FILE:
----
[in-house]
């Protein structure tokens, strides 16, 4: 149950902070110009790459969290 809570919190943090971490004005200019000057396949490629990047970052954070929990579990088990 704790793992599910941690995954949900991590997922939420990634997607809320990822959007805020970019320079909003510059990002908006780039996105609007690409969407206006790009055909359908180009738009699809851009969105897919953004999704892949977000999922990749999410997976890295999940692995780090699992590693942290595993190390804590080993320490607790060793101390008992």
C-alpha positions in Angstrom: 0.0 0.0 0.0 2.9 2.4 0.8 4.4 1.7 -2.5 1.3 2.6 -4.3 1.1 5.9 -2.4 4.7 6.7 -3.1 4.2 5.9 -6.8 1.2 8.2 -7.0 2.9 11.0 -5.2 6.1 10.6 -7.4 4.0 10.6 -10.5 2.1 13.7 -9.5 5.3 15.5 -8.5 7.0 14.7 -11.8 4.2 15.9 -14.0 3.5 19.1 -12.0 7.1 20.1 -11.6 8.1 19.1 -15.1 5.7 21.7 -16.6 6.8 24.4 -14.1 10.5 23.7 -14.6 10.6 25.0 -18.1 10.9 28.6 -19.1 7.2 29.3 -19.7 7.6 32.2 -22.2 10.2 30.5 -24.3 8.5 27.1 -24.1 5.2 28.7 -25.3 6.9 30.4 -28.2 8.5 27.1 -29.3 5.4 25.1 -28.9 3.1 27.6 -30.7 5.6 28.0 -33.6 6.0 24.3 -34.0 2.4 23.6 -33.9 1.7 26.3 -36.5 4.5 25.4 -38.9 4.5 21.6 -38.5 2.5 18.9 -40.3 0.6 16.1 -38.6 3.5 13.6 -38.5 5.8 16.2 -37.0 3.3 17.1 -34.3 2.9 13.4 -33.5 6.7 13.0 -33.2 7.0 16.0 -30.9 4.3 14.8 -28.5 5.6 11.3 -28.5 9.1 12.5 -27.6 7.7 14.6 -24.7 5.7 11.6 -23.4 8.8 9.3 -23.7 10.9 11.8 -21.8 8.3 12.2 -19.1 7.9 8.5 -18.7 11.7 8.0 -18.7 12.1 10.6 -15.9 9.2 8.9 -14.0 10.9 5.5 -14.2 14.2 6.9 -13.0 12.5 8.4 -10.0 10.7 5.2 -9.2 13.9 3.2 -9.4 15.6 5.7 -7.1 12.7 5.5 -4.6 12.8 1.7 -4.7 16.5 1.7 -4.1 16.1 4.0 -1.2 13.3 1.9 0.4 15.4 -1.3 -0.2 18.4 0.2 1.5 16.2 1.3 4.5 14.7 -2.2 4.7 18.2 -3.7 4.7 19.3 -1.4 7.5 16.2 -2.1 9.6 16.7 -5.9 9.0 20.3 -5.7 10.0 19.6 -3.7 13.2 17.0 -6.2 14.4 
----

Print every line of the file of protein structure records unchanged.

[in-house]
């Protein structure tokens, strides 16, 4: 149950902070110009790459969290 809570919190943090971490004005200019000057396949490629990047970052954070929990579990088990 704790793992599910941690995954949900991590997922939420990634997607809320990822959007805020970019320079909003510059990002908006780039996105609007690409969407206006790009055909359908180009738009699809851009969105897919953004999704892949977000999922990749999410997976890295999940692995780090699992590693942290595993190390804590080993320490607790060793101390008992």
C-alpha positions in Angstrom: 0.0 0.0 0.0 2.9 2.4 0.8 4.4 1.7 -2.5 1.3 2.6 -4.3 1.1 5.9 -2.4 4.7 6.7 -3.1 4.2 5.9 -6.8 1.2 8.2 -7.0 2.9 11.0 -5.2 6.1 10.6 -7.4 4.0 10.6 -10.5 2.1 13.7 -9.5 5.3 15.5 -8.5 7.0 14.7 -11.8 4.2 15.9 -14.0 3.5 19.1 -12.0 7.1 20.1 -11.6 8.1 19.1 -15.1 5.7 21.7 -16.6 6.8 24.4 -14.1 10.5 23.7 -14.6 10.6 25.0 -18.1 10.9 28.6 -19.1 7.2 29.3 -19.7 7.6 32.2 -22.2 10.2 30.5 -24.3 8.5 27.1 -24.1 5.2 28.7 -25.3 6.9 30.4 -28.2 8.5 27.1 -29.3 5.4 25.1 -28.9 3.1 27.6 -30.7 5.6 28.0 -33.6 6.0 24.3 -34.0 2.4 23.6 -33.9 1.7 26.3 -36.5 4.5 25.4 -38.9 4.5 21.6 -38.5 2.5 18.9 -40.3 0.6 16.1 -38.6 3.5 13.6 -38.5 5.8 16.2 -37.0 3.3 17.1 -34.3 2.9 13.4 -33.5 6.7 13.0 -33.2 7.0 16.0 -30.9 4.3 14.8 -28.5 5.6 11.3 -28.5 9.1 12.5 -27.6 7.7 14.6 -24.7 5.7 11.6 -23.4 8.8 9.3 -23.7 10.9 11.8 -21.8 8.3 12.2 -19.1 7.9 8.5 -18.7 11.7 8.0 -18.7 12.1 10.6 -15.9 9.2 8.9 -14.0 10.9 5.5 -14.2 14.2 6.9 -13.0 12.5 8.4 -10.0 10.7 5.2 -9.2 13.9 3.2 -9.4 15.6 5.7 -7.1 12.7 5.5 -4.6 12.8 1.7 -4.7 16.5 1.7 -4.1 16.1 4.0 -1.2 13.3 1.9 0.4 15.4 -1.3 -0.2 18.4 0.2 1.5 16.2 1.3 4.5 14.7 -2.2 4.7 18.2 -3.7 4.7 19.3 -1.4 7.5 16.2 -2.1 9.6 16.7 -5.9 9.0 20.3 -5.7 10.0 19.6 -3.7 13.2 17.0 -6.2 14.4 